Van Til writes in the Preface, “The present writer is of the opinion that, for all its verbal similarity to historic Protestantism, Barth’s theology is, in effect, a denial of it. There is, he believes, in Barth’s view no ‘transition from wrath to grace’ in history. This was the writer’s opinion in 1946 when he published The New Modernism. A careful consideration of Barth’s more recent writings has only established him more firmly in this conviction.”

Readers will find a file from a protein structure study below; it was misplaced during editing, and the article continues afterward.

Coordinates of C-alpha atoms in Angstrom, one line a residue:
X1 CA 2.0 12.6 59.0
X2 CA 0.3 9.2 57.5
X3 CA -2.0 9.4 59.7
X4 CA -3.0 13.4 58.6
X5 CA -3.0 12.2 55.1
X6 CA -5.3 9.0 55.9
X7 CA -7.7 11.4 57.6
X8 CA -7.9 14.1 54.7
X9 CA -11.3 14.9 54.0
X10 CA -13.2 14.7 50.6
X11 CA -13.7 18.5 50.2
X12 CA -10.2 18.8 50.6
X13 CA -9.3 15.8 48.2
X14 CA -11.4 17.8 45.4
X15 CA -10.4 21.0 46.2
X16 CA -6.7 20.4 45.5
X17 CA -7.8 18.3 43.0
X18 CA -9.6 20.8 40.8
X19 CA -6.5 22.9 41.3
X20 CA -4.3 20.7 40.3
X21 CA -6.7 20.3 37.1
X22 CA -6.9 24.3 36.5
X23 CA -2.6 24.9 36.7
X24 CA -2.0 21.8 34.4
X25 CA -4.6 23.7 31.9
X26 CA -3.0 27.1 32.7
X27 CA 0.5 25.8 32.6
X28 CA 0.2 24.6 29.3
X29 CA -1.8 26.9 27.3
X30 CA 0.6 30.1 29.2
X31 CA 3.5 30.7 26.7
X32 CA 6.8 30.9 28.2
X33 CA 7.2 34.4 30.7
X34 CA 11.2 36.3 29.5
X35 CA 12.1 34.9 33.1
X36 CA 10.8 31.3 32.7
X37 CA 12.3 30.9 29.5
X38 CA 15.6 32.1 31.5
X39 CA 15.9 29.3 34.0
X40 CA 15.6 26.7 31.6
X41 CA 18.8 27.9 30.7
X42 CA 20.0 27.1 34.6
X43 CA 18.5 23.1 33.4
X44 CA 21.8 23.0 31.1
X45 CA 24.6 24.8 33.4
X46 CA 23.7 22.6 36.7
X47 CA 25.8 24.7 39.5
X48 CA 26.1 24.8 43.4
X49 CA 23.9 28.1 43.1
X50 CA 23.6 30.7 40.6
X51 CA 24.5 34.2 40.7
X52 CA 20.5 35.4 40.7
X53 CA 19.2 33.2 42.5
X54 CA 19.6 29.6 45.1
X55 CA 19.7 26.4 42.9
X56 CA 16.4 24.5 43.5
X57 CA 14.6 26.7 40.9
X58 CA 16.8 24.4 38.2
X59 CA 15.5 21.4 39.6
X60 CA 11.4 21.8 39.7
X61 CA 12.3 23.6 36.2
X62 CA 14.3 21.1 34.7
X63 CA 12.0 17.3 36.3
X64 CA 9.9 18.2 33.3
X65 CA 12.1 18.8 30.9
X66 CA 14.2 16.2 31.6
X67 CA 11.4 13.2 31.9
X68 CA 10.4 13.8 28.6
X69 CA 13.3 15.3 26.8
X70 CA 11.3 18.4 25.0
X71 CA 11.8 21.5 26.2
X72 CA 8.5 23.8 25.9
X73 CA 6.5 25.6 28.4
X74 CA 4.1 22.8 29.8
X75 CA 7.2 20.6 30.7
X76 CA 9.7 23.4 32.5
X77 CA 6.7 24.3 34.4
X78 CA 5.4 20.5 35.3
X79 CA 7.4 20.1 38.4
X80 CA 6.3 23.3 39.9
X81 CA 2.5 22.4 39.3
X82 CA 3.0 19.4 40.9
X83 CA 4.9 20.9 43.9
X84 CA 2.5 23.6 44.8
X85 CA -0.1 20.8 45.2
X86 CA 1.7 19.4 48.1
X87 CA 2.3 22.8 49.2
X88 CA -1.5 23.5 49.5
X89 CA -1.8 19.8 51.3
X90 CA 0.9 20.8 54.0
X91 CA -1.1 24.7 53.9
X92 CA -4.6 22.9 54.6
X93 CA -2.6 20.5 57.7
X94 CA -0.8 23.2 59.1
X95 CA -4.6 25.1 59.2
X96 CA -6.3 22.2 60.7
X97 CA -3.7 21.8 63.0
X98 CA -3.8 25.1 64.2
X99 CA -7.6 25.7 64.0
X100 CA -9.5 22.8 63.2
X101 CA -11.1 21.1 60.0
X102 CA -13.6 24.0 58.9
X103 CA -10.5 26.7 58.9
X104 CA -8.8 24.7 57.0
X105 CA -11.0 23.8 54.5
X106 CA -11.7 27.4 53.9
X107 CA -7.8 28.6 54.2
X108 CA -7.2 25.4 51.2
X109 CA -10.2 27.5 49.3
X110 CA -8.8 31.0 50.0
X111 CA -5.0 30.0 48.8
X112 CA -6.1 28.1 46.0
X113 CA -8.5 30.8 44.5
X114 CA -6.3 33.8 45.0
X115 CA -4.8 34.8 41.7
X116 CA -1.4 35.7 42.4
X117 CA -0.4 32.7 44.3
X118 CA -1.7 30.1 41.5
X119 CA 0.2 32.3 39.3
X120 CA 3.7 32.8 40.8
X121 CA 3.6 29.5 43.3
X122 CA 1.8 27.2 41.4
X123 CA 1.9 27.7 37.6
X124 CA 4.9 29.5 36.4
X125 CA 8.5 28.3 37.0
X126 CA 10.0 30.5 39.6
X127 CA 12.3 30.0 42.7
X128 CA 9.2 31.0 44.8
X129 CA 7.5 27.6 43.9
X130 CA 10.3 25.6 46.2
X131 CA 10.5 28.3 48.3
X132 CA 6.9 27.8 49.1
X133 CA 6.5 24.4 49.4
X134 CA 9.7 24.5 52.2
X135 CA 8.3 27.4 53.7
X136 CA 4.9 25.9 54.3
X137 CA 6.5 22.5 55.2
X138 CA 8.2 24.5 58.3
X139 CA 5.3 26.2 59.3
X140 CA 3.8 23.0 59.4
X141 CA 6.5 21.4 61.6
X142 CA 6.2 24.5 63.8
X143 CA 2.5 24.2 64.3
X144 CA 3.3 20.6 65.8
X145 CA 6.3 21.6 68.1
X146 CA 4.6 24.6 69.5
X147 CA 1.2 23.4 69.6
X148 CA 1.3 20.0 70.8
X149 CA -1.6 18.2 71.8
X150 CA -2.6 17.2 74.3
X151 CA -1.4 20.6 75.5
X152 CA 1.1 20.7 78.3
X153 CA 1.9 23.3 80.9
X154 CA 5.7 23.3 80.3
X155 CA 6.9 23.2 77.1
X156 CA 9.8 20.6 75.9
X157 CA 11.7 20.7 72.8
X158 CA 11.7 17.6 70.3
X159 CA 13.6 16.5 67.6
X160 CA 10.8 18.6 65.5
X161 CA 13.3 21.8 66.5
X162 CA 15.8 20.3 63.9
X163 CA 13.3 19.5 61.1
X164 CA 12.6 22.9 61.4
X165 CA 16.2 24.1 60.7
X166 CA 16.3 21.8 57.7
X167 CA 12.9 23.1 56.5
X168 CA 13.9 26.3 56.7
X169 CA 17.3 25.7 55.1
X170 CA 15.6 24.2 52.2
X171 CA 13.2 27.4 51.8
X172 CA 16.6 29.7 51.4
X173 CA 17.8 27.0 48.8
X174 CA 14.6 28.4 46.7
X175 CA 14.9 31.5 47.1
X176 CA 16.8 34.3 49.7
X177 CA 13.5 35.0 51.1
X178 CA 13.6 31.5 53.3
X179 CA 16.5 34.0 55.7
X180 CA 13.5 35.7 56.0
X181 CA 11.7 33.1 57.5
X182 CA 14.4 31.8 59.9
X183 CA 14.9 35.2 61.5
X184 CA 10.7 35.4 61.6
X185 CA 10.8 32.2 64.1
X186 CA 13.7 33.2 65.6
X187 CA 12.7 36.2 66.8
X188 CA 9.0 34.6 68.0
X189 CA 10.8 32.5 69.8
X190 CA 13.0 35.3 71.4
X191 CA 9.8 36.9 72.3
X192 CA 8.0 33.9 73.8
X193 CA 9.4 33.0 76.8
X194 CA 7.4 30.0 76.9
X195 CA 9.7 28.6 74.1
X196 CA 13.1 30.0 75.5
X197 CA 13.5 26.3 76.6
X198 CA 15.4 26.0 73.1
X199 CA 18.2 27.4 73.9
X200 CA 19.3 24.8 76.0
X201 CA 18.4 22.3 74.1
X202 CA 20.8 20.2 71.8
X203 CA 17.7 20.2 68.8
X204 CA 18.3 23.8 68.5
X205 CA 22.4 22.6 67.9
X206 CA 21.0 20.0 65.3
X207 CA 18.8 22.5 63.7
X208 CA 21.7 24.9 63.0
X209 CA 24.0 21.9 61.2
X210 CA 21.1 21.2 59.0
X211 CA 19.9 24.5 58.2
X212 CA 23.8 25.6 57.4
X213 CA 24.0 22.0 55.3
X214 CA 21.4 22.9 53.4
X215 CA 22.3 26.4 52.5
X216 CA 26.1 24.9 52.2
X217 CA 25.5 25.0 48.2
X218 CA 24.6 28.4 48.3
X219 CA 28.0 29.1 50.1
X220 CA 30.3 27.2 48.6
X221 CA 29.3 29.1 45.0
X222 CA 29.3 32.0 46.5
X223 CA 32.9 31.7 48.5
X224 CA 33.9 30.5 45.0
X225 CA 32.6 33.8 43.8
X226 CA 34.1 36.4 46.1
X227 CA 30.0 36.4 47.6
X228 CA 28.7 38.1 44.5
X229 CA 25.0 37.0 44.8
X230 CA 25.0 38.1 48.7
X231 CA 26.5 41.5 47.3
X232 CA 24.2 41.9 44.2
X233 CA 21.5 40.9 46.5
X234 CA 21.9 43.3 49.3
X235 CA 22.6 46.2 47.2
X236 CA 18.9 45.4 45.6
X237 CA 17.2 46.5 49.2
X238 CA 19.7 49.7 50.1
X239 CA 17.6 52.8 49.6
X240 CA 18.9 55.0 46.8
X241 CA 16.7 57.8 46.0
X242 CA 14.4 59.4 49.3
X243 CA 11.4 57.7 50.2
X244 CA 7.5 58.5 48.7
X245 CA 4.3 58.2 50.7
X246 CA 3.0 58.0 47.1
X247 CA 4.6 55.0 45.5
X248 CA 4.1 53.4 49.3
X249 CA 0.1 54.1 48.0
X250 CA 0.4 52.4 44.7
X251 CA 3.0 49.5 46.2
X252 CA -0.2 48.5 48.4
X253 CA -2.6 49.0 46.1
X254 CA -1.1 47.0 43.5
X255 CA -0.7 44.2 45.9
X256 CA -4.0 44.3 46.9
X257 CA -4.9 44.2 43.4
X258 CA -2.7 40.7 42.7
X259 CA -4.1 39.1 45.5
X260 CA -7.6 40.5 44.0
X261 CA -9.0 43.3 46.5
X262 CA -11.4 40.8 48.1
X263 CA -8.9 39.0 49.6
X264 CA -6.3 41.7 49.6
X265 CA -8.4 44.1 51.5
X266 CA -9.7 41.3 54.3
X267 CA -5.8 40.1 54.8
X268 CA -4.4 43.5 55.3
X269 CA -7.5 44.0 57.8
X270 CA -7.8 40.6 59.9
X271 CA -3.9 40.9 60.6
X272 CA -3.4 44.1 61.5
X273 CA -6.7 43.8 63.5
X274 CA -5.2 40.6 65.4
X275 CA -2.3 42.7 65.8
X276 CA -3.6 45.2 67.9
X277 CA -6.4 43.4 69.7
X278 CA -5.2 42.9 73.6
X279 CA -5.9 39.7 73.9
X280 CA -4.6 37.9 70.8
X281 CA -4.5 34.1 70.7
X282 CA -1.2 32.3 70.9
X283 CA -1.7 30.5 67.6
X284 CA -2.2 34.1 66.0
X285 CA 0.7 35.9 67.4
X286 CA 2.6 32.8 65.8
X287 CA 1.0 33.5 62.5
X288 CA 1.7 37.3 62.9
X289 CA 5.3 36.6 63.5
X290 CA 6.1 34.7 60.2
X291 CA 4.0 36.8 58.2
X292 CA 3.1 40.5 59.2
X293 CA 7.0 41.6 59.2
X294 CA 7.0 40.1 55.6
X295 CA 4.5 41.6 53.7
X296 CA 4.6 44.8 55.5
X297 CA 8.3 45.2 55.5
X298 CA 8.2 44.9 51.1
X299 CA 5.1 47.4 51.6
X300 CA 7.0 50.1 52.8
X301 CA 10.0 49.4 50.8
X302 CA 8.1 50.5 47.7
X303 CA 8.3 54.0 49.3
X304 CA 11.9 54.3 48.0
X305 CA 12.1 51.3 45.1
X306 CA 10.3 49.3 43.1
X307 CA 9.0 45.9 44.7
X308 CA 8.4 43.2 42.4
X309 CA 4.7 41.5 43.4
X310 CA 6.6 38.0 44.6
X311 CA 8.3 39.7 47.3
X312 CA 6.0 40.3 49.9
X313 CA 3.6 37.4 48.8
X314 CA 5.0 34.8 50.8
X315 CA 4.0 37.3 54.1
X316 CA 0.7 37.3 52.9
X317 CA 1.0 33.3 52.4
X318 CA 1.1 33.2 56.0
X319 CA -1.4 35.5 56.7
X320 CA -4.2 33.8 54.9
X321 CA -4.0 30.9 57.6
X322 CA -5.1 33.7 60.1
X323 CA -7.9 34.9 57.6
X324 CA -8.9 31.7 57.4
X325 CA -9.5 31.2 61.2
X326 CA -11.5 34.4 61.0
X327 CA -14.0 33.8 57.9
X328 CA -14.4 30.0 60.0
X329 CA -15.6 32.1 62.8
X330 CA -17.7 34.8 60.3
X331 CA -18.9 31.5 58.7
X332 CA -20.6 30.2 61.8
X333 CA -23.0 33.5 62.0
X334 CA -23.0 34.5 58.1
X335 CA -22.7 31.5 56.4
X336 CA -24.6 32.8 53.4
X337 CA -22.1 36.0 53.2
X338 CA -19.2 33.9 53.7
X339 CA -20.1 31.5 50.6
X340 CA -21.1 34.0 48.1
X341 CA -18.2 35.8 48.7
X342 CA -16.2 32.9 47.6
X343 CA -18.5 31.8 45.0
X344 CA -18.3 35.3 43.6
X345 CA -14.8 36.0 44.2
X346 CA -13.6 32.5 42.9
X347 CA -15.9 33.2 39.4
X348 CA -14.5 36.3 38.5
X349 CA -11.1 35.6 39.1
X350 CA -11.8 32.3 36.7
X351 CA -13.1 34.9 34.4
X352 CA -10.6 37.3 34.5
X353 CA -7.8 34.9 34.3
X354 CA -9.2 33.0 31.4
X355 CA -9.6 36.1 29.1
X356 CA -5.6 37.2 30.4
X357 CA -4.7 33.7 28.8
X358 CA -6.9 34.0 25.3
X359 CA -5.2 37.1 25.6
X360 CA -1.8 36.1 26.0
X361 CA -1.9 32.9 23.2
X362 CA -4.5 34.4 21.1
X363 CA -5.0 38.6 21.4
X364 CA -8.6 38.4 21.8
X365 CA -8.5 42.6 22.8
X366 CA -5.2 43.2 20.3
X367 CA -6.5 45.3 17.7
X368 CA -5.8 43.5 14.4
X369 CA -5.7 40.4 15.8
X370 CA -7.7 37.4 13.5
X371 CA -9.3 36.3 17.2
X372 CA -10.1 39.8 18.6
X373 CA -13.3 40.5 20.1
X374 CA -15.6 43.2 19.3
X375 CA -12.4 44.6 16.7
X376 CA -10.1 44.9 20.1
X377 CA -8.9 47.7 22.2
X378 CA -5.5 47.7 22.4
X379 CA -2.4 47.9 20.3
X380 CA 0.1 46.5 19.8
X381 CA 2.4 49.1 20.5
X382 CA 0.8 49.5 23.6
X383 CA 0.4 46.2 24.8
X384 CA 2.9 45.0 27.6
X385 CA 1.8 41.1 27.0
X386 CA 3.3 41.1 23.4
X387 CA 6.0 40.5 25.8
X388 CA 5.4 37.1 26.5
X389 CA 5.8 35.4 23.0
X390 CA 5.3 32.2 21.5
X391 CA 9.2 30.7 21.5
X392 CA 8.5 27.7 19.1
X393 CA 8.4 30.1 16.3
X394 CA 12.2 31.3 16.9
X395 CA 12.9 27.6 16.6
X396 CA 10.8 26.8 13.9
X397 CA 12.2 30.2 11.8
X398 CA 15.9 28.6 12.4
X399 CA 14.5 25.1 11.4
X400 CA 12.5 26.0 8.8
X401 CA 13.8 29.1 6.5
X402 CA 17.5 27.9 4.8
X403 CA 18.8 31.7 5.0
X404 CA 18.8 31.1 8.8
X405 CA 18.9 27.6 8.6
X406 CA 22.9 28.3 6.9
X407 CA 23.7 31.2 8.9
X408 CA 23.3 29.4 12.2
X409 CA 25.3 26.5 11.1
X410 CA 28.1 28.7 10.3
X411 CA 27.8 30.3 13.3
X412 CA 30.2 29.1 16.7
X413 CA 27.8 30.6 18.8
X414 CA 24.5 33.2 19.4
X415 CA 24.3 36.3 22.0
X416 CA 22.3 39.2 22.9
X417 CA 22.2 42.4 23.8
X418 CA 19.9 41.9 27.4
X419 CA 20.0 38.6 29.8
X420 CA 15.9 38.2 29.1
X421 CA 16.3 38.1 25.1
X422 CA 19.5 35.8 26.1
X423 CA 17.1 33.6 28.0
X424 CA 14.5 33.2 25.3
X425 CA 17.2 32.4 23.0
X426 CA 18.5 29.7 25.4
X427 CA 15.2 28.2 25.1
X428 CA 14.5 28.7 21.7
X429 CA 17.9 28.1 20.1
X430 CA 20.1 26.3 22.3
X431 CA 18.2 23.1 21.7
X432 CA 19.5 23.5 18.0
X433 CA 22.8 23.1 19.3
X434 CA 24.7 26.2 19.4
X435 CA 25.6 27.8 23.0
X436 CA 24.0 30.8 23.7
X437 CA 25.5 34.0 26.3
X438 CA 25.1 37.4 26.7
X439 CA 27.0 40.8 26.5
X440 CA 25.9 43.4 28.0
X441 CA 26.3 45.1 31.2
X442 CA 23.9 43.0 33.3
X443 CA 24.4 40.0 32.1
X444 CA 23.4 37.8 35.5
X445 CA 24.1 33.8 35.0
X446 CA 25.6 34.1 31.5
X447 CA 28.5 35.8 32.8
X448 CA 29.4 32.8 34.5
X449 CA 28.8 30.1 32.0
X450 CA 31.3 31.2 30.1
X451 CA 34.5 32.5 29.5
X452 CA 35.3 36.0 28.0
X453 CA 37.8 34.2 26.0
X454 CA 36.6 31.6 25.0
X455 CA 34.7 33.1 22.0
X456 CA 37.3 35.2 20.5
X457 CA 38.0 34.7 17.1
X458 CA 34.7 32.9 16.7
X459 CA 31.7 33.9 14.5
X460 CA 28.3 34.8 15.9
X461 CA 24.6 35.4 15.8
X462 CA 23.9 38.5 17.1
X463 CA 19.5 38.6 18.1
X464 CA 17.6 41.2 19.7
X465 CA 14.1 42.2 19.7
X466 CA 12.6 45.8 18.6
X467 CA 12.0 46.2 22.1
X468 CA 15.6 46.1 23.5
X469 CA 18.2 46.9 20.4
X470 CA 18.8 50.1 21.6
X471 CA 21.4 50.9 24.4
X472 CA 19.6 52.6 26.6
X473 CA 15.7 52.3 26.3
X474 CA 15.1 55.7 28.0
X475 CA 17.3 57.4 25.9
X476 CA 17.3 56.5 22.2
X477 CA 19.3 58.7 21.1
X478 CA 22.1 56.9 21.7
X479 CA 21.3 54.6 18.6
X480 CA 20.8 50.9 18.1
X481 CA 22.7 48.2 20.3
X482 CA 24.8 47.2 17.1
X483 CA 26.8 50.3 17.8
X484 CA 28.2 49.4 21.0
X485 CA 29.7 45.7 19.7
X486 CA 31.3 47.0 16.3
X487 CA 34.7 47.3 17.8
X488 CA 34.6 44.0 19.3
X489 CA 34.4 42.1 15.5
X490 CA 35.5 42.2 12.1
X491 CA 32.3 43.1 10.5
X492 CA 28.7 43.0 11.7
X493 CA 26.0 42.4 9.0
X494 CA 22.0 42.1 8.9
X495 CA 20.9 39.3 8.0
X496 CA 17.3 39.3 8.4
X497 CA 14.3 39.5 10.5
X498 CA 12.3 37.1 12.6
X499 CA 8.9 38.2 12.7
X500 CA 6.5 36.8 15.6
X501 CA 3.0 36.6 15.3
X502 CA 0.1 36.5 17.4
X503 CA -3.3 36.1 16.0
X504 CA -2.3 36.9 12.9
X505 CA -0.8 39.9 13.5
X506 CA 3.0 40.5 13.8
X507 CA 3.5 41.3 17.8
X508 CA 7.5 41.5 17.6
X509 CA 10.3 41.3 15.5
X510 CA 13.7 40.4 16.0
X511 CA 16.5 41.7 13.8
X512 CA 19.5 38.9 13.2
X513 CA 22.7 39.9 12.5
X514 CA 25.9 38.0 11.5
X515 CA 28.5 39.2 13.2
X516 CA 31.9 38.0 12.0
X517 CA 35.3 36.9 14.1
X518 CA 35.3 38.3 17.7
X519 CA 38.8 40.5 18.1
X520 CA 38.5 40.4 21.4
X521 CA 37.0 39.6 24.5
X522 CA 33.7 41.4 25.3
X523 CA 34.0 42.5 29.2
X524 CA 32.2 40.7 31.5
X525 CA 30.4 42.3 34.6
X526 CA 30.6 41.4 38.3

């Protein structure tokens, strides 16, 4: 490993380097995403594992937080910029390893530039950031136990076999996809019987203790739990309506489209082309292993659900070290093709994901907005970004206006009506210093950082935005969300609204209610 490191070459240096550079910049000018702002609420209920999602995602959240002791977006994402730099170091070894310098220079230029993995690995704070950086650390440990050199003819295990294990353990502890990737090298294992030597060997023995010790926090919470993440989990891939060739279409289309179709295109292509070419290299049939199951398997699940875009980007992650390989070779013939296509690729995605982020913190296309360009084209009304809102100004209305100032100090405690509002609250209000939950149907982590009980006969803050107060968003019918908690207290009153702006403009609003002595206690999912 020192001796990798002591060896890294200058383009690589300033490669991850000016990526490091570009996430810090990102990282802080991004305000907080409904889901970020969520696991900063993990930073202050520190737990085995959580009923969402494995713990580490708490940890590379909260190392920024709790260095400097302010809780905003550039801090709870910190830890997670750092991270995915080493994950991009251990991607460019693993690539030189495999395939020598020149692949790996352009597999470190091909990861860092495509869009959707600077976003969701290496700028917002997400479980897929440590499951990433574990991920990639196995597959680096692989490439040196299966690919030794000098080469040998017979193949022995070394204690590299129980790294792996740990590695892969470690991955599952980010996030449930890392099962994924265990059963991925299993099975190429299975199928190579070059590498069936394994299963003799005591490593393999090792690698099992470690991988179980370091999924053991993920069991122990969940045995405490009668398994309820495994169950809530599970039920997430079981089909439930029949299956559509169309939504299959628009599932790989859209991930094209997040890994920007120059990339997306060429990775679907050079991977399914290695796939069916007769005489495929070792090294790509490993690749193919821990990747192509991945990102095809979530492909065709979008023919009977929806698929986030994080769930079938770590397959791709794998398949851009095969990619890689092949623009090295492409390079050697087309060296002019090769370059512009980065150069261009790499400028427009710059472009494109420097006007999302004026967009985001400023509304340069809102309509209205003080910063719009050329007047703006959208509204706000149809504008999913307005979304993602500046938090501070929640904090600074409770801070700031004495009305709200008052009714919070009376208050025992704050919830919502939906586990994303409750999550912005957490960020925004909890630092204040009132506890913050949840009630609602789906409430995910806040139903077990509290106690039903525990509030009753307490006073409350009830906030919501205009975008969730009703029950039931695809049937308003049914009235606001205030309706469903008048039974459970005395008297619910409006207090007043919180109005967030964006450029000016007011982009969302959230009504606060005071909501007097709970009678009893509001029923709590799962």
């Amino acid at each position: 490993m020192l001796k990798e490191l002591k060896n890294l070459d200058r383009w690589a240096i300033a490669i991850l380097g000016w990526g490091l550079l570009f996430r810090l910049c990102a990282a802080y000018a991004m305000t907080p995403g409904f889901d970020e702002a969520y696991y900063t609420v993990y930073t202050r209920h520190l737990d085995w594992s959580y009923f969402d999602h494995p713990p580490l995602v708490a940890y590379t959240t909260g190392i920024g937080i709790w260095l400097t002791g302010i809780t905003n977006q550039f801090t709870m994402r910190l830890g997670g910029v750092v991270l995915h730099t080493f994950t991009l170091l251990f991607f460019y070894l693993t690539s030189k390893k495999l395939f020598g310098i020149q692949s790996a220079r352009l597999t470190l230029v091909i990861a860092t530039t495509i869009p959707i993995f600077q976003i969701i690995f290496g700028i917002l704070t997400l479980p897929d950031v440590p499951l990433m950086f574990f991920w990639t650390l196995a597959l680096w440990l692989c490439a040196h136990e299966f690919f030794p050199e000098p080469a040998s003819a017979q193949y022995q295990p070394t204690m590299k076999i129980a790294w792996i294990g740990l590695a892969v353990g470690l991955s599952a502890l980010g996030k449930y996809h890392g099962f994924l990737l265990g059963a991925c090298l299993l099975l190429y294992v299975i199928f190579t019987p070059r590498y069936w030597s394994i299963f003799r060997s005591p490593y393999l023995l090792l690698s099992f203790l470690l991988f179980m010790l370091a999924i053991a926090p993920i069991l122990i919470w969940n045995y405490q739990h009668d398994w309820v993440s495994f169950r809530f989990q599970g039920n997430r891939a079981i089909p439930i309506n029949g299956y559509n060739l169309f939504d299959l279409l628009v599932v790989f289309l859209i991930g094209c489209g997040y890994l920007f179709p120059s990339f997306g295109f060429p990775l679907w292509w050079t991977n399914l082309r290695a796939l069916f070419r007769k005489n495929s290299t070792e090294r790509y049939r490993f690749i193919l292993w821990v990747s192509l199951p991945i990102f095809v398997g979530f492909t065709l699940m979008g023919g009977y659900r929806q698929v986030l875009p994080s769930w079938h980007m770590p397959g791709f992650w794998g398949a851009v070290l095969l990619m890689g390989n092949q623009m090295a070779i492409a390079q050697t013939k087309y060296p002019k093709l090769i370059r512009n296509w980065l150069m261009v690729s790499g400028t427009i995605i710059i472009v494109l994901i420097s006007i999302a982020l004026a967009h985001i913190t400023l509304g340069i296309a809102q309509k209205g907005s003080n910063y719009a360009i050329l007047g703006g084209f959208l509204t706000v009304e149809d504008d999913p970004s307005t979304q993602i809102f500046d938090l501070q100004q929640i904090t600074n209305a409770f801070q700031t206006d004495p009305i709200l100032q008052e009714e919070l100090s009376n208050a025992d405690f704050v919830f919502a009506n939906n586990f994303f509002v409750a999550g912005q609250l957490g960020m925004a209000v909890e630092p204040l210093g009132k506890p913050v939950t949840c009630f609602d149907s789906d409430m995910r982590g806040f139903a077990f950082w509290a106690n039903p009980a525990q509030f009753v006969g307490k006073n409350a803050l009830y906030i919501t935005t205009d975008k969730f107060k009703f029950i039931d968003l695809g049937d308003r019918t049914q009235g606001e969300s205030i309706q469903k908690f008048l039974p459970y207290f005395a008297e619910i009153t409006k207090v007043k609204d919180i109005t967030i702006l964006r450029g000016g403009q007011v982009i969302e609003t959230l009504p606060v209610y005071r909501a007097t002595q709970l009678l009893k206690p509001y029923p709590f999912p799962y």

Christianity and Barthianism is among the most noted writings by Van Til. This first edition work documents his allegation that Barth had clearly departed from the faith of historic Christianity, Van Til quotes from the writings of Schilder, Berkouwer, Idema, Zuidema, Polman, and Dooyeweerd. By analyzing the writings of Hans Urs von Balthasar and Hans Küng, he clearly shows how Barthianism provides a basis for ecumenical thought.